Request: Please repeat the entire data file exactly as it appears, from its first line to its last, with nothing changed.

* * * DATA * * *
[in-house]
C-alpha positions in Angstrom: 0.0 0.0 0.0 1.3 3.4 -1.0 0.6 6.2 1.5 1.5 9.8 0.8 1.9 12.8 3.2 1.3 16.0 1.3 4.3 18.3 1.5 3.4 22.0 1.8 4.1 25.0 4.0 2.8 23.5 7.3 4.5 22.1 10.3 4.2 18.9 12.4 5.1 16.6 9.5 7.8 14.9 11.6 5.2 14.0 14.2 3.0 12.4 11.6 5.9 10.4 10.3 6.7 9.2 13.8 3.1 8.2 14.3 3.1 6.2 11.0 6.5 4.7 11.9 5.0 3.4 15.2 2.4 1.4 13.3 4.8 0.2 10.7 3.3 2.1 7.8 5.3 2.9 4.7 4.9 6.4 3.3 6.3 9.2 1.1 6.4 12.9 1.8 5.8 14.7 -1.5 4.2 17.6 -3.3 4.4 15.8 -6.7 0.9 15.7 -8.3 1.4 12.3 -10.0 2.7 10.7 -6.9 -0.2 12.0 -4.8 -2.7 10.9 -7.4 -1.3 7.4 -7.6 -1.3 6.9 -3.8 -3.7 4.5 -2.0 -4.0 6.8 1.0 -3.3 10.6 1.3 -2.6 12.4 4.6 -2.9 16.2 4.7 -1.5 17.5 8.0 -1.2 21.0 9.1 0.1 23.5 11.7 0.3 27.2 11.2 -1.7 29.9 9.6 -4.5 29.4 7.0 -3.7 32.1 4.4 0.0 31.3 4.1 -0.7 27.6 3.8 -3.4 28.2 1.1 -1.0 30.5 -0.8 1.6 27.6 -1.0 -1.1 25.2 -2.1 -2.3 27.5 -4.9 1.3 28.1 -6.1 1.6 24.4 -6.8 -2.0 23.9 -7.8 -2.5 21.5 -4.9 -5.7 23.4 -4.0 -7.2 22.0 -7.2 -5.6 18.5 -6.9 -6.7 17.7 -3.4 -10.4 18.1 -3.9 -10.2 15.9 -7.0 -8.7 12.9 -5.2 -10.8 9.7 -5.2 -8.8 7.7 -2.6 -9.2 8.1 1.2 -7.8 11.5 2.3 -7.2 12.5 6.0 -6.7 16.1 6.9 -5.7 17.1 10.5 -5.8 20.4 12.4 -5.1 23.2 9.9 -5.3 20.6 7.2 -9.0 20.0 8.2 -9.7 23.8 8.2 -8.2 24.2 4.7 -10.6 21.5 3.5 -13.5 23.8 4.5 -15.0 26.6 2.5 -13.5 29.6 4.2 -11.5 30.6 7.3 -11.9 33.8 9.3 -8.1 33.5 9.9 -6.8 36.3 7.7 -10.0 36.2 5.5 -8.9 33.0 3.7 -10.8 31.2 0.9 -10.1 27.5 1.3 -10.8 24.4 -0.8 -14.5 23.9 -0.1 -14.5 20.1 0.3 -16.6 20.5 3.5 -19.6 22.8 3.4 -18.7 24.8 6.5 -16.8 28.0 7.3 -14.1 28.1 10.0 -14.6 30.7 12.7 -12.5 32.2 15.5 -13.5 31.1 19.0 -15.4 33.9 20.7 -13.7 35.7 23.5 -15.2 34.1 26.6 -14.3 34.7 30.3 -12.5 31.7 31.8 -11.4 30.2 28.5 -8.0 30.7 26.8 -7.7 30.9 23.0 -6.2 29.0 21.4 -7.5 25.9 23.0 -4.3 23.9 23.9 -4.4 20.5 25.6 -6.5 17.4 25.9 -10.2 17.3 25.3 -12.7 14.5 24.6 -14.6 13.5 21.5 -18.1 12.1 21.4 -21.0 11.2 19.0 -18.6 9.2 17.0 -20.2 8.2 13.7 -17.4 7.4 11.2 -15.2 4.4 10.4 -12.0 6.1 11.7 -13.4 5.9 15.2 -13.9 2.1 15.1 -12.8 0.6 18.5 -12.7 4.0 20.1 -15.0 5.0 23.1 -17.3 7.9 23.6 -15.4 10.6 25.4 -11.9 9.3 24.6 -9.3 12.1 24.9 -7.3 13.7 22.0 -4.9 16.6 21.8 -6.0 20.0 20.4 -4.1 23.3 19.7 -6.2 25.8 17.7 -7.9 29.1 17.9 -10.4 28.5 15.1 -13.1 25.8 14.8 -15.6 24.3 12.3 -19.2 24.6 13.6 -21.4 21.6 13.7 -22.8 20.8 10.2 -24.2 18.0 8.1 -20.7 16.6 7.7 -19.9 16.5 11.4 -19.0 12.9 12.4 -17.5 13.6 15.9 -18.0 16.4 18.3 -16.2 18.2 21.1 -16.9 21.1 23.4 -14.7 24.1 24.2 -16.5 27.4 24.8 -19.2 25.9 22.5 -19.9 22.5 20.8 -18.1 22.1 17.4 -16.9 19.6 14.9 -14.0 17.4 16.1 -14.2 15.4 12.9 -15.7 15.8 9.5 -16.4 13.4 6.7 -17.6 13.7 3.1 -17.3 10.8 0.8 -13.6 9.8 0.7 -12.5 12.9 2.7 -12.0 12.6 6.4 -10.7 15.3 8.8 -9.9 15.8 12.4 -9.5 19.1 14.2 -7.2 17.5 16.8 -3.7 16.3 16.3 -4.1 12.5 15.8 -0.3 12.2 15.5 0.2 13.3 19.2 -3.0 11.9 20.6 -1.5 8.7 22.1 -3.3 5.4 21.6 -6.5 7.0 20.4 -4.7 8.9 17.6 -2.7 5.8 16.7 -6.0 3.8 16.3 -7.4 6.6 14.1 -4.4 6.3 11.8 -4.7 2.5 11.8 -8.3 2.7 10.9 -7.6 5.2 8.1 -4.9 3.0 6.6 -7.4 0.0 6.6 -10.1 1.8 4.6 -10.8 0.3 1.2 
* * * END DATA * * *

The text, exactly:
[in-house]
C-alpha positions in Angstrom: 0.0 0.0 0.0 1.3 3.4 -1.0 0.6 6.2 1.5 1.5 9.8 0.8 1.9 12.8 3.2 1.3 16.0 1.3 4.3 18.3 1.5 3.4 22.0 1.8 4.1 25.0 4.0 2.8 23.5 7.3 4.5 22.1 10.3 4.2 18.9 12.4 5.1 16.6 9.5 7.8 14.9 11.6 5.2 14.0 14.2 3.0 12.4 11.6 5.9 10.4 10.3 6.7 9.2 13.8 3.1 8.2 14.3 3.1 6.2 11.0 6.5 4.7 11.9 5.0 3.4 15.2 2.4 1.4 13.3 4.8 0.2 10.7 3.3 2.1 7.8 5.3 2.9 4.7 4.9 6.4 3.3 6.3 9.2 1.1 6.4 12.9 1.8 5.8 14.7 -1.5 4.2 17.6 -3.3 4.4 15.8 -6.7 0.9 15.7 -8.3 1.4 12.3 -10.0 2.7 10.7 -6.9 -0.2 12.0 -4.8 -2.7 10.9 -7.4 -1.3 7.4 -7.6 -1.3 6.9 -3.8 -3.7 4.5 -2.0 -4.0 6.8 1.0 -3.3 10.6 1.3 -2.6 12.4 4.6 -2.9 16.2 4.7 -1.5 17.5 8.0 -1.2 21.0 9.1 0.1 23.5 11.7 0.3 27.2 11.2 -1.7 29.9 9.6 -4.5 29.4 7.0 -3.7 32.1 4.4 0.0 31.3 4.1 -0.7 27.6 3.8 -3.4 28.2 1.1 -1.0 30.5 -0.8 1.6 27.6 -1.0 -1.1 25.2 -2.1 -2.3 27.5 -4.9 1.3 28.1 -6.1 1.6 24.4 -6.8 -2.0 23.9 -7.8 -2.5 21.5 -4.9 -5.7 23.4 -4.0 -7.2 22.0 -7.2 -5.6 18.5 -6.9 -6.7 17.7 -3.4 -10.4 18.1 -3.9 -10.2 15.9 -7.0 -8.7 12.9 -5.2 -10.8 9.7 -5.2 -8.8 7.7 -2.6 -9.2 8.1 1.2 -7.8 11.5 2.3 -7.2 12.5 6.0 -6.7 16.1 6.9 -5.7 17.1 10.5 -5.8 20.4 12.4 -5.1 23.2 9.9 -5.3 20.6 7.2 -9.0 20.0 8.2 -9.7 23.8 8.2 -8.2 24.2 4.7 -10.6 21.5 3.5 -13.5 23.8 4.5 -15.0 26.6 2.5 -13.5 29.6 4.2 -11.5 30.6 7.3 -11.9 33.8 9.3 -8.1 33.5 9.9 -6.8 36.3 7.7 -10.0 36.2 5.5 -8.9 33.0 3.7 -10.8 31.2 0.9 -10.1 27.5 1.3 -10.8 24.4 -0.8 -14.5 23.9 -0.1 -14.5 20.1 0.3 -16.6 20.5 3.5 -19.6 22.8 3.4 -18.7 24.8 6.5 -16.8 28.0 7.3 -14.1 28.1 10.0 -14.6 30.7 12.7 -12.5 32.2 15.5 -13.5 31.1 19.0 -15.4 33.9 20.7 -13.7 35.7 23.5 -15.2 34.1 26.6 -14.3 34.7 30.3 -12.5 31.7 31.8 -11.4 30.2 28.5 -8.0 30.7 26.8 -7.7 30.9 23.0 -6.2 29.0 21.4 -7.5 25.9 23.0 -4.3 23.9 23.9 -4.4 20.5 25.6 -6.5 17.4 25.9 -10.2 17.3 25.3 -12.7 14.5 24.6 -14.6 13.5 21.5 -18.1 12.1 21.4 -21.0 11.2 19.0 -18.6 9.2 17.0 -20.2 8.2 13.7 -17.4 7.4 11.2 -15.2 4.4 10.4 -12.0 6.1 11.7 -13.4 5.9 15.2 -13.9 2.1 15.1 -12.8 0.6 18.5 -12.7 4.0 20.1 -15.0 5.0 23.1 -17.3 7.9 23.6 -15.4 10.6 25.4 -11.9 9.3 24.6 -9.3 12.1 24.9 -7.3 13.7 22.0 -4.9 16.6 21.8 -6.0 20.0 20.4 -4.1 23.3 19.7 -6.2 25.8 17.7 -7.9 29.1 17.9 -10.4 28.5 15.1 -13.1 25.8 14.8 -15.6 24.3 12.3 -19.2 24.6 13.6 -21.4 21.6 13.7 -22.8 20.8 10.2 -24.2 18.0 8.1 -20.7 16.6 7.7 -19.9 16.5 11.4 -19.0 12.9 12.4 -17.5 13.6 15.9 -18.0 16.4 18.3 -16.2 18.2 21.1 -16.9 21.1 23.4 -14.7 24.1 24.2 -16.5 27.4 24.8 -19.2 25.9 22.5 -19.9 22.5 20.8 -18.1 22.1 17.4 -16.9 19.6 14.9 -14.0 17.4 16.1 -14.2 15.4 12.9 -15.7 15.8 9.5 -16.4 13.4 6.7 -17.6 13.7 3.1 -17.3 10.8 0.8 -13.6 9.8 0.7 -12.5 12.9 2.7 -12.0 12.6 6.4 -10.7 15.3 8.8 -9.9 15.8 12.4 -9.5 19.1 14.2 -7.2 17.5 16.8 -3.7 16.3 16.3 -4.1 12.5 15.8 -0.3 12.2 15.5 0.2 13.3 19.2 -3.0 11.9 20.6 -1.5 8.7 22.1 -3.3 5.4 21.6 -6.5 7.0 20.4 -4.7 8.9 17.6 -2.7 5.8 16.7 -6.0 3.8 16.3 -7.4 6.6 14.1 -4.4 6.3 11.8 -4.7 2.5 11.8 -8.3 2.7 10.9 -7.6 5.2 8.1 -4.9 3.0 6.6 -7.4 0.0 6.6 -10.1 1.8 4.6 -10.8 0.3 1.2 